Beatrice Yardolo was to make history as Liberia’s last Ebola patient. Liberians recently started counting down 42 days, the period that has to go by without a single new infection until the World Health Organization can declare a country Ebola-free. That countdown stopped on March 20 when there was another new case of Ebola, making Yardolo’s story a reminder that Ebola is far from over. Benno Muchler reports from Monrovia.
Video

Video Cambodian Land Grabs Threaten Traditional Communities

Indigenous communities in Cambodia's Ratanakiri province say the government’s economic land concession policy is taking away their land and traditional way of life, making many fear that their identity will soon be lost. Local authorities, though, have denied this is the case. VOA's Say Mony went to investigate and filed this report, narrated by Colin Lovett.
Video

Video US, South Korea Conduct Joint Military Exercises

The Eighth U.S. Army Division and the Eighth Republic of Korea Mechanized Infantry Division put on a well orchestrated show of force for the media this week during their joint military training exercises in South Korea. VOA’s Seoul correspondent Brian Padden was there and reports the soldiers were well disciplined both in conducting a complex live fire exercise and in staying on message with the press.
Video

Video Space Program Status Disappoints 'Last Man on the Moon'

One of the films that drew big crowds last week at the annual South by Southwest festival in Austin, Texas, tells the story of the last human being to stand on the moon, U.S. astronaut Eugene Cernan. It has been 42 years since Cernan returned from the moon and he laments that no one else has gone there since. VOA’s Greg Flakus reports.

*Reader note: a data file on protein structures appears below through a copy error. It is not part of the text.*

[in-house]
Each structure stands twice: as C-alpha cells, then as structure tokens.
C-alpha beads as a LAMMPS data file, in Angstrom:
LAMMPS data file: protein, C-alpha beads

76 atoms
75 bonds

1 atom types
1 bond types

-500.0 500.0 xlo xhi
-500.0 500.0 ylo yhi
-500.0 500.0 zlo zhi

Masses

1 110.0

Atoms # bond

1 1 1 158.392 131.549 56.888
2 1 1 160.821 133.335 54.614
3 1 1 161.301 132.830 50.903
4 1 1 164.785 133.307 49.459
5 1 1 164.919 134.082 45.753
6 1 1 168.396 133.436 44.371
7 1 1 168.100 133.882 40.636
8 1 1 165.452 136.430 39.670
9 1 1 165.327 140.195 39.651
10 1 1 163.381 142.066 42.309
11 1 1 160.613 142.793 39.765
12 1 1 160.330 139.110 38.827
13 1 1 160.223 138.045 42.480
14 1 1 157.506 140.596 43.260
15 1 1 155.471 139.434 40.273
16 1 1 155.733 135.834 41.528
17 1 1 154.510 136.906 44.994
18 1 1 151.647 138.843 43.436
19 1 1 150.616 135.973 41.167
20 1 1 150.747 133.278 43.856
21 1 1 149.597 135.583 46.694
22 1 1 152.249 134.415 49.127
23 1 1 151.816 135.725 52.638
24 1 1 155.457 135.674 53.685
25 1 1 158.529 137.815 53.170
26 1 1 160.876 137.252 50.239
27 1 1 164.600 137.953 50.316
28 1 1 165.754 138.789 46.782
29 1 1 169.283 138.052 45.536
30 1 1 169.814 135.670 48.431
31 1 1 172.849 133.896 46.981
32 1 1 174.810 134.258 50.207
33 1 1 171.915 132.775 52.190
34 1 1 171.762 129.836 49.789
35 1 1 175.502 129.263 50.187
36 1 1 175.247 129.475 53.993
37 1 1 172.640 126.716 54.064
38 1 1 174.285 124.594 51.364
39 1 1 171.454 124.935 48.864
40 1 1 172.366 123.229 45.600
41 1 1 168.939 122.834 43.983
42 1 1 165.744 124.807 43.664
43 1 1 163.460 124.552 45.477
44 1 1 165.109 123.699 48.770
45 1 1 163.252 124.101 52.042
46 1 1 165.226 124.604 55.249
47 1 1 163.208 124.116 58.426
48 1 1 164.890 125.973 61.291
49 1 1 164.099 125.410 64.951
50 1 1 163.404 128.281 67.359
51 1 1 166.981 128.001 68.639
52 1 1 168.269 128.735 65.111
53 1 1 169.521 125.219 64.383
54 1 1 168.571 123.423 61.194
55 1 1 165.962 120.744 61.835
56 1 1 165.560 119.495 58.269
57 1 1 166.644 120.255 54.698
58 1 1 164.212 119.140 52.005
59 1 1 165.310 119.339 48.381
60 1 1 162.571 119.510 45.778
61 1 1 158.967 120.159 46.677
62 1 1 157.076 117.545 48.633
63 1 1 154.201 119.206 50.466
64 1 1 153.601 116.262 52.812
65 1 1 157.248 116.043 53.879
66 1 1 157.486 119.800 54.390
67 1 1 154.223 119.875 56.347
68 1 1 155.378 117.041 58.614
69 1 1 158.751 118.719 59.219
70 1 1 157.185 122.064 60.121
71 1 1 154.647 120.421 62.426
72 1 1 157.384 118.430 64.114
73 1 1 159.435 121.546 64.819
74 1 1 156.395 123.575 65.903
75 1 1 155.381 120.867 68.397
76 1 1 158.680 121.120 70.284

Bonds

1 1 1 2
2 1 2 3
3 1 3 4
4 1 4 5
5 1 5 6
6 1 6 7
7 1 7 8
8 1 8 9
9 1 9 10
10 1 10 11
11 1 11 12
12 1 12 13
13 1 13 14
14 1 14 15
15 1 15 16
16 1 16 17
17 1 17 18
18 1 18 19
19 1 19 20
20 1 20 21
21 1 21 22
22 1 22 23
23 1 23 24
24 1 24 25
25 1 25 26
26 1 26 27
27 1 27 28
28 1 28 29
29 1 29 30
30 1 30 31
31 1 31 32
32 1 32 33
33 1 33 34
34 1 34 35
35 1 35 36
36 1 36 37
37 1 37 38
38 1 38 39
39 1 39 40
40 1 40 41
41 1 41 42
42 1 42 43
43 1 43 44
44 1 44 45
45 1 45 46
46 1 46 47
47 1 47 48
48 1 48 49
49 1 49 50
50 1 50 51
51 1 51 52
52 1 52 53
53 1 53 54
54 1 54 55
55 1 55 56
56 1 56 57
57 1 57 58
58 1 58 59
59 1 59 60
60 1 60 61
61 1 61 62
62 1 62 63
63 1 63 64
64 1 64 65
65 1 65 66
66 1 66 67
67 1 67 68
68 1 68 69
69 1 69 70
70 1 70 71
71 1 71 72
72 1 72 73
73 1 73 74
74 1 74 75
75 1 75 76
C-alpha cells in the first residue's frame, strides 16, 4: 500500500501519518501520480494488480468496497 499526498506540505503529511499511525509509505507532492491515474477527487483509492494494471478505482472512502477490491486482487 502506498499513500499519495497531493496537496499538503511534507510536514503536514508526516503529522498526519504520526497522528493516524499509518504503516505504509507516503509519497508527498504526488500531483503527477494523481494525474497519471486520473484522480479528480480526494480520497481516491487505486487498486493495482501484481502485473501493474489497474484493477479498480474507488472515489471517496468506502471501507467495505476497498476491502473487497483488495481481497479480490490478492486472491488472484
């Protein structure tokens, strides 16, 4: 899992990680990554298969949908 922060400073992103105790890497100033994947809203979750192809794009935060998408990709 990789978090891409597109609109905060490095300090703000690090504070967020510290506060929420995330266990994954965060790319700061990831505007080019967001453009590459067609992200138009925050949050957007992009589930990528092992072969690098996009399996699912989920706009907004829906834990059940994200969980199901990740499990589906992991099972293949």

Video

Video Young Filmmakers Shine Spotlight on Giving Back

A group of student filmmakers from across the United States joined President Barack Obama at the White House this month for the second annual White House Student Film Festival. Fifteen short films were officially selected from more than 1,500 entries by students aged 6 through 18. The filmmakers and their families then joined the president and a group of celebrities for a screening of their films. VOA’s Julie Taboh reports.
Video

Video VOA Exclusive: Interview with Afghan President Ashraf Ghani

Afghan President Ashraf Ghani, during his first visit as president to Washington, gave a one-on-one interview with VOA Afghan Service reporter Said Suleiman Ashna, about his request for a change in U.S. troop levels, the threat from the Islamic State, and repairing relations with the United States and Pakistan. The interview was held at Blair House, late Sunday, in Pashto.
Video

Video California Science Center Tells Story of Dead Sea Scrolls

The ancient manuscripts were uncovered in the mid-20th century, and they are still yielding clues about life and religious beliefs in ancient Israel. As VOA's Mike O'Sullivan reports, an exhibit in Los Angeles shows how modern science is bringing the history of these ancient documents to life.
Video

Video Angelina Jolie Takes Another Bold Step

Hollywood actress and filmmaker Angelina Jolie has revealed she had her ovaries and fallopian tubes removed to lower her odds of getting cancer. Doctors say the huge publicity over her decision will help raise awareness about the importance of cancer screening. VOA’s George Putic has more

All About America

Circumventing Censorship

An Internet Primer for Healthy Web Habits

As surveillance and censoring technologies advance, so, too, do new tools for your computer or mobile device that help protect your privacy and break through Internet censorship.
More